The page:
What I would like to find out how to deal with an incompetent debt counsellor.
This counsellor did nothing about one of my creditors, not responding to them or anything.
As a result we lost our vehicle after one of their attorneys agreed to exclude it from the process and without informing us.
How do we handle that? How can we replace what we lost due to their incompetence?
Renee Marais NCRDC1780, an independent debt counsellor based in Pretoria, responds:
Please fill out a complaint form 29 on the NCR website (www.ncr.org.za/forms) and complain about the debt counsellor.
You may also phone the National Credit Regulator (NCR) on 0860 627 627 and someone will assist you.
Secondly, you might have to take the legal route. Debt counsellors must be held responsible if they do not look after the consumers on whose behalf they engage in debt review, and in the renegotiation of debt repayment.
You can appoint an attorney to investigate the details of your situation.
It would be a good idea to make use of a competent debt counsellor to advise the lawyer of your choice as to what needs to be done and how to proceed from there.
In short, here is a synopsis of what the debt counsellor should have done:
- Five days after the consumer’s debt review application has been assessed and accepted, a 17.1 notice must be sent to all creditors;
- Five days after the 17.1 notice has been sent, a 17.2 notice of acceptance must be sent to all creditors;
- Within 60 working days a proposed repayment plan must be sent to all creditors;
- Within 60 working days a notice of motion must be served on all creditors by the lawyer representing the consumer and appointed by the debt counsellor;
- The application must be served on all creditors as soon as possible;
- A court order will be granted in the magistrate's court if all the information is complete and the debt counsellor has finalised the repayment plan with all parties involved; and
- Check that the payment agent used is distributing according to the court order and provide proof of payment to consumers every month.
What a consumer must do to ensure that creditors do not take legal action:
- Never skip payments;
- Make payments every month and 100% according to the proposed repayment plan provided;
- Check every month that the proof of debt review payment is provided to you by the debt counsellor;
- Ensure that you sign the documentation requested by the debt counsellor and the legal team so that the court process is not delayed;
- After the court order has been granted and you have received a copy from the debt counsellor within 24 hours, ensure that you pay timeously and 100% according to the court order granted; and
- Ensure that the payment agent distributes 100% in accordance with the court order granted.
Note that court orders do not show the debt counsellor's fee or the third party payment agent's fee.
Those have to be added to the monthly repayment amount you are responsible for.
Check that the fees deducted from the payment agent are 100% correct. If there is a difference, investigate.
In terms of section 88(3) of the act, creditors may terminate due to as little as 5c of insufficient distributions and take legal action.
What to do if a creditor threatens to take legal action?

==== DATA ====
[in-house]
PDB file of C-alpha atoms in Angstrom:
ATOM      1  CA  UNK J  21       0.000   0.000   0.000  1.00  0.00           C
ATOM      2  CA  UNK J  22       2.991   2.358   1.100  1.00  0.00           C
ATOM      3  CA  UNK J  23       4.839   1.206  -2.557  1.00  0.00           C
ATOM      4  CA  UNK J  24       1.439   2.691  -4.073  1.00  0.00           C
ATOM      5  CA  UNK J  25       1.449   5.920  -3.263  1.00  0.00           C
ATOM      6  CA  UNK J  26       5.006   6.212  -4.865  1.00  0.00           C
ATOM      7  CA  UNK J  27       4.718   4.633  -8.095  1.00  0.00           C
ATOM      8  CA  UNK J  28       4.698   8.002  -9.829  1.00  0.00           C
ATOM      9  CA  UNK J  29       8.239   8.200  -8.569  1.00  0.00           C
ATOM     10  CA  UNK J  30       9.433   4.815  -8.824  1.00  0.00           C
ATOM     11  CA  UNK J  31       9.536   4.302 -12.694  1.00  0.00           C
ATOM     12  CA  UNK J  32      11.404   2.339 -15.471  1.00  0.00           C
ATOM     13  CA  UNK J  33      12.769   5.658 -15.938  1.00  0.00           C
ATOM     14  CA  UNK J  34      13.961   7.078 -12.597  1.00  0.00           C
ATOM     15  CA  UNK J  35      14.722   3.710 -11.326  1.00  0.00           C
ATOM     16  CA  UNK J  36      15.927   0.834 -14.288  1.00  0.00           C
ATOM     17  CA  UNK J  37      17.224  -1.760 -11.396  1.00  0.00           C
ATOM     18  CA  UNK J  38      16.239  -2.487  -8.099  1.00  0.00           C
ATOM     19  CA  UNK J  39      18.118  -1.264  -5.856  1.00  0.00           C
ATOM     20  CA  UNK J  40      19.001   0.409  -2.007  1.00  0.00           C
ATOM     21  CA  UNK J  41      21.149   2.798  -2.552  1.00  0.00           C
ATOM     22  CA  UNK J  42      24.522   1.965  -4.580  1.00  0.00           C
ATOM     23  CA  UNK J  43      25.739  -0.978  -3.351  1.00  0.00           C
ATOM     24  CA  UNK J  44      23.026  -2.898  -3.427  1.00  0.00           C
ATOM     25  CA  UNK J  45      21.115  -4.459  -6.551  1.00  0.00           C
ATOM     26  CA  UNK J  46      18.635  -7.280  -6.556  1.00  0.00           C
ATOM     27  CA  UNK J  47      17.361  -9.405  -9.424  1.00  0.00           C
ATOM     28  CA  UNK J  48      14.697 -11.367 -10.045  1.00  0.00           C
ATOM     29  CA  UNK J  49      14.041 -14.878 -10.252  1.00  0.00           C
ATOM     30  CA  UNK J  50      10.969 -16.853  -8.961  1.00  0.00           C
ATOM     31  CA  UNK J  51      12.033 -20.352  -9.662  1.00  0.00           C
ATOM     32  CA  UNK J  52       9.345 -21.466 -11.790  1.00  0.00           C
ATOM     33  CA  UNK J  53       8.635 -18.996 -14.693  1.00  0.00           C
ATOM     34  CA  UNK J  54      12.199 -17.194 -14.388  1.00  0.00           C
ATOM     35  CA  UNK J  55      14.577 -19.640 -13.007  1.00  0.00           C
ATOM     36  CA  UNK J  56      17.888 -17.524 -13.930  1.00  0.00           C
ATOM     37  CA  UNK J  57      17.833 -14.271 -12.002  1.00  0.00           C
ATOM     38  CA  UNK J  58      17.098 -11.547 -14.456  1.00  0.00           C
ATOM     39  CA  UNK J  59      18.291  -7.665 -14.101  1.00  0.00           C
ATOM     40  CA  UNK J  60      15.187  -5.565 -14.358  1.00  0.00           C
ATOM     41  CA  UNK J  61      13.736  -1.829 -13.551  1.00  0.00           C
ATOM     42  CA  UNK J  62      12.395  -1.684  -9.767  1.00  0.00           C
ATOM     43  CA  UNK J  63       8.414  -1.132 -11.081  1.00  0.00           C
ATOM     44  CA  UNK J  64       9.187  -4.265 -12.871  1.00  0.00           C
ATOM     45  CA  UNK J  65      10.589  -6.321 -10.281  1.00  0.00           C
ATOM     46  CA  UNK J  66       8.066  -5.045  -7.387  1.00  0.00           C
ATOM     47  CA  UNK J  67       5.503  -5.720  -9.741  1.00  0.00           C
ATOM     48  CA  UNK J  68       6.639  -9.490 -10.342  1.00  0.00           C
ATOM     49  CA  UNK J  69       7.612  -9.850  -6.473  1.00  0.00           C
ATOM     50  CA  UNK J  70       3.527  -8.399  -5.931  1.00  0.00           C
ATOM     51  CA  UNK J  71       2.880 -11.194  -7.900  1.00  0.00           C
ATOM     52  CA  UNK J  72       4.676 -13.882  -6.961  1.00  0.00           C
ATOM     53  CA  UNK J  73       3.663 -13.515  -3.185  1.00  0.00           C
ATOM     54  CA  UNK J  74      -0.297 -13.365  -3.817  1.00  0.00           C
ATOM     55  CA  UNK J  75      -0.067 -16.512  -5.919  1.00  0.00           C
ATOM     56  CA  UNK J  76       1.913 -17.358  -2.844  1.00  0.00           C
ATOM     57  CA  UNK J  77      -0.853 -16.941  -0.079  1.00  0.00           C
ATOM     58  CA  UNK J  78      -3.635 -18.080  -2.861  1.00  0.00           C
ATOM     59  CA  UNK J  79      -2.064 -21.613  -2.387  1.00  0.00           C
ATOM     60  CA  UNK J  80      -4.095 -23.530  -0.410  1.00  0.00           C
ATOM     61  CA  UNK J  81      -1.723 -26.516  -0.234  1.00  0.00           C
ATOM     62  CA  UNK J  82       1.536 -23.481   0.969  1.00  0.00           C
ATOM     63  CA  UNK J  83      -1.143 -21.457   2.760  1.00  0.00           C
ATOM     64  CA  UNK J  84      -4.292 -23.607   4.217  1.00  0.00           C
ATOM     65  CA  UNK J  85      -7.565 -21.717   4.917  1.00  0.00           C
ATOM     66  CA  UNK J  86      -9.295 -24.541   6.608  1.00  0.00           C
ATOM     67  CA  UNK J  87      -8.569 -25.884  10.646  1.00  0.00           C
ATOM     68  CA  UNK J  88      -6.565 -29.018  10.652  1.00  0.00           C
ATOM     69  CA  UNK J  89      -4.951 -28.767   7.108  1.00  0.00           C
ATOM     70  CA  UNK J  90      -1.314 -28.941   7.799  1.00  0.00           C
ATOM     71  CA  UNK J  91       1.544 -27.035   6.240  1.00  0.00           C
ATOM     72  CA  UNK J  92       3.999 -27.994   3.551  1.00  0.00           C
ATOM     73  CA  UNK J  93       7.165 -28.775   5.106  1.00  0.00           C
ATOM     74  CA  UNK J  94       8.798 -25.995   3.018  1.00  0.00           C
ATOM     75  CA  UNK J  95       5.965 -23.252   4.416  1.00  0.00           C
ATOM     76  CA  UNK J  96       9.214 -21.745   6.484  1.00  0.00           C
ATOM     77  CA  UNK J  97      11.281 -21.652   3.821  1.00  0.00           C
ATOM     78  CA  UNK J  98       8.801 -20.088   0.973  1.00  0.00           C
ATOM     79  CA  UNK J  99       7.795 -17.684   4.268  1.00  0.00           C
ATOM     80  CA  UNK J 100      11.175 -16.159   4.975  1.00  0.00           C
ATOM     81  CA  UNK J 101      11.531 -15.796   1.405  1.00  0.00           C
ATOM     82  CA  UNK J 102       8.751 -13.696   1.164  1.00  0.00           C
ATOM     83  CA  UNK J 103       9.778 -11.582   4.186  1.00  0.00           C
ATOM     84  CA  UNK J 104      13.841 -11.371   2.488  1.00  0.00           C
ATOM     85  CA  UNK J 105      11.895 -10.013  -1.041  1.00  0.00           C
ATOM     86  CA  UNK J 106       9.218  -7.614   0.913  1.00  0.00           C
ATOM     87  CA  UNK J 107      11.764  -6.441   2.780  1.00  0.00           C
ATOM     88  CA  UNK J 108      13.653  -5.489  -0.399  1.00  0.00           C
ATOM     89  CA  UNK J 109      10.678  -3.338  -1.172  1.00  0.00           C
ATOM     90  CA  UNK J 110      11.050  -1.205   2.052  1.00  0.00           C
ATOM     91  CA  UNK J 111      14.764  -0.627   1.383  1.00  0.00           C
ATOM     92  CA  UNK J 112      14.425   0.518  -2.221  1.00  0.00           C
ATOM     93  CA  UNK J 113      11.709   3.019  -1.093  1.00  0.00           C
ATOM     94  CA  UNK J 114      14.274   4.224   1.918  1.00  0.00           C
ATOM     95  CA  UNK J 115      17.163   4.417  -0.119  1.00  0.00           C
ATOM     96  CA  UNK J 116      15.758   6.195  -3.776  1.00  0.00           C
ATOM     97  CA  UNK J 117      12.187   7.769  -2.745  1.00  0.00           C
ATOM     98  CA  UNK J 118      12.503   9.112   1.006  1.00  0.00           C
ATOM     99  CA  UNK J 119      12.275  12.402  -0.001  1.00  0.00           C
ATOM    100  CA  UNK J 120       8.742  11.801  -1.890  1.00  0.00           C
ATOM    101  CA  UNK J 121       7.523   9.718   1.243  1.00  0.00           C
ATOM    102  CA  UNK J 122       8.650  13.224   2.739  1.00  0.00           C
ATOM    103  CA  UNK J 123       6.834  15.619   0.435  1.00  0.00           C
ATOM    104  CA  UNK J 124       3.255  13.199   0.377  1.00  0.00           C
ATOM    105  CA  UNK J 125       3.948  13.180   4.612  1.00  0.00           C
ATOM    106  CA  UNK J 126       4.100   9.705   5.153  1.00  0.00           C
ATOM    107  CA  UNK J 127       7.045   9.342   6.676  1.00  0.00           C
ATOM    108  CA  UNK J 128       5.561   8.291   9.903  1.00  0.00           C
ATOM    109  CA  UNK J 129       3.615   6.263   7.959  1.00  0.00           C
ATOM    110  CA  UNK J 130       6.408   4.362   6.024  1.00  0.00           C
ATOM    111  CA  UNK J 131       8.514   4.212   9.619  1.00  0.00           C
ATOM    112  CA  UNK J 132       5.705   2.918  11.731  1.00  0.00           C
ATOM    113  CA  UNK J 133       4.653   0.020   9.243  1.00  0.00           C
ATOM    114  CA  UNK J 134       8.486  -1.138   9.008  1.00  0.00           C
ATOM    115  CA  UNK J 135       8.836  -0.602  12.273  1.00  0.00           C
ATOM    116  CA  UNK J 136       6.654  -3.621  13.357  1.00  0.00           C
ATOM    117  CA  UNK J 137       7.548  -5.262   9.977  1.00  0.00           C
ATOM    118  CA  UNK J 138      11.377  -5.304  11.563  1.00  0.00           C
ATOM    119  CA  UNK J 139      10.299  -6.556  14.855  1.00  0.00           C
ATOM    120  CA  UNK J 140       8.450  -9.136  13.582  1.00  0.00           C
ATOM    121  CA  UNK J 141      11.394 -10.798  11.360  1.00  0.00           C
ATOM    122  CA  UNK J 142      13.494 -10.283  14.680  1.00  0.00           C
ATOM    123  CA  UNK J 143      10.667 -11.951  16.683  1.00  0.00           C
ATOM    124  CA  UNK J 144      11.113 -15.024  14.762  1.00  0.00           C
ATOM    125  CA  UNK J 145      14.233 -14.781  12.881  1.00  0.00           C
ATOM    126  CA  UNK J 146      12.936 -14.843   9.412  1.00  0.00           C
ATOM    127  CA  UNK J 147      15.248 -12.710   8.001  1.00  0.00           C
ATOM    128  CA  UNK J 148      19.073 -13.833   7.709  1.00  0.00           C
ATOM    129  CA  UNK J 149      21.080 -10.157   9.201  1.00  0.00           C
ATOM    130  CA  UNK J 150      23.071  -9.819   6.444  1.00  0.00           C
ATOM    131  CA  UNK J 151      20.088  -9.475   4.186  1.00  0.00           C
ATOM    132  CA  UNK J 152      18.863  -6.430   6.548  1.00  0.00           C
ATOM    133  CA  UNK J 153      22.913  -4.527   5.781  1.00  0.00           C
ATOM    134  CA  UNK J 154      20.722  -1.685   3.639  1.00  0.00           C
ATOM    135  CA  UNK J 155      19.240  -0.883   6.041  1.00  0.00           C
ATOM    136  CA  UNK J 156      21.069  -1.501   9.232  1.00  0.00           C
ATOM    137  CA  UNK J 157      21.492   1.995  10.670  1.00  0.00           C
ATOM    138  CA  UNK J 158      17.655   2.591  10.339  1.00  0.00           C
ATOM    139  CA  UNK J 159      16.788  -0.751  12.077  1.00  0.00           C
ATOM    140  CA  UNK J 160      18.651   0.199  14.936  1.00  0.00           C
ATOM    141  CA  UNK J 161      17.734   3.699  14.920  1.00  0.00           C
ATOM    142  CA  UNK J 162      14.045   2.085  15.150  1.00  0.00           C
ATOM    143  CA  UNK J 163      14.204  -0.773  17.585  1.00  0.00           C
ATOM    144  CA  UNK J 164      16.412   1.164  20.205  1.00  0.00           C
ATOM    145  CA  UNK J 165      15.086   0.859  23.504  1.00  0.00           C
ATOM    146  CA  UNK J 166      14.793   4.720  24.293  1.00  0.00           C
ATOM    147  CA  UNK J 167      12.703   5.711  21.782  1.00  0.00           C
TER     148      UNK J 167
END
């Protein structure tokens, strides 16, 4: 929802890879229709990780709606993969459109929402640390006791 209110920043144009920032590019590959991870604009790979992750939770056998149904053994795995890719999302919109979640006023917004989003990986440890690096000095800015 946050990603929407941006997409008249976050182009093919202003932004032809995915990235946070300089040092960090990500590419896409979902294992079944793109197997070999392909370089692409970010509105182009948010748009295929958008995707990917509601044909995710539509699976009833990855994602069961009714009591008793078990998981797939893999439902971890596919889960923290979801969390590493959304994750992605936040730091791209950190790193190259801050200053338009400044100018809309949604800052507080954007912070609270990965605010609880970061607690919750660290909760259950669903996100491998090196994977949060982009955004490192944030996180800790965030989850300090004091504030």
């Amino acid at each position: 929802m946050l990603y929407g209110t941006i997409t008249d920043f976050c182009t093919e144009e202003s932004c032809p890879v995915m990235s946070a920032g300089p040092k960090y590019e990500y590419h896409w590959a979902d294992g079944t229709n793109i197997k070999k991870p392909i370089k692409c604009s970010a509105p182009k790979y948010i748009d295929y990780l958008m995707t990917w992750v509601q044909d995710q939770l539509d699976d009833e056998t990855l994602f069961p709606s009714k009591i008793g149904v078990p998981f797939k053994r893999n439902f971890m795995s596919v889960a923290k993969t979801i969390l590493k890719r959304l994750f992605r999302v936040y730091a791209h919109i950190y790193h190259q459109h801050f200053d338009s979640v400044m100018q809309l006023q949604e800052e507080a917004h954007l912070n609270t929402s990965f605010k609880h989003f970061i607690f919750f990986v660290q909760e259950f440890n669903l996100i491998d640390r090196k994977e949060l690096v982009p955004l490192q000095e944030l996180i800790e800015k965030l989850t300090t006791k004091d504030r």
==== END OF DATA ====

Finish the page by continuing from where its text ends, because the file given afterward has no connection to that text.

Take the warning letter (usually sent via registered mail) to the debt counsellor.
Demand a response within five working days by either providing you with a letter informing you of the status of the termination and/or what steps were taken.
If a creditor terminates due to non- or partial payment, the debt counsellor cannot help you. You will have to catch up on the arrears.
A debt counsellor is usually not a lawyer and when legal action is taken they are not in a position to assist.
You will need a lawyer for magistrate's court cases and in the high court - usually regarding a car or house - you will have to make use of an advocate too.
In your case it is not clear what the problem is. If legal action was taken before you applied for debt review, the matter has to be excluded from debt review as stipulated by the National Credit Act.
A debt counsellor might attempt to assist in getting the credit agreement back under debt review, but this is additional work and falls outside debt review.
A debt counsellor may make use of section 86(11) and/or 87 when attempting this.
Know that it may cost you extra:
This must be discussed with you at the interview.
An attorney is not allowed to make decisions in court on behalf of consumers and/or debt counsellors.
They have to postpone the matter and refer it back to the debt counsellor to discuss the issue with the consumer.
A consumer is always in charge of his finances and any changes must be discussed with the consumer.
Even if there is no longer room for negotiation, it still needs to be discussed.
If the attorney changed the debt repayment in court one-sidedly by excluding the vehicle, the attorney must be held responsible.
An attorney only takes orders and is not allowed to make any changes on behalf of consumers.
You will have to report the attorney to the Law Society of your province.
Sometimes the magistrate will listen to the debt counsellor's proposal and the creditors' counter-offers and make a ruling.
In such a case the matter will not be open for discussion.
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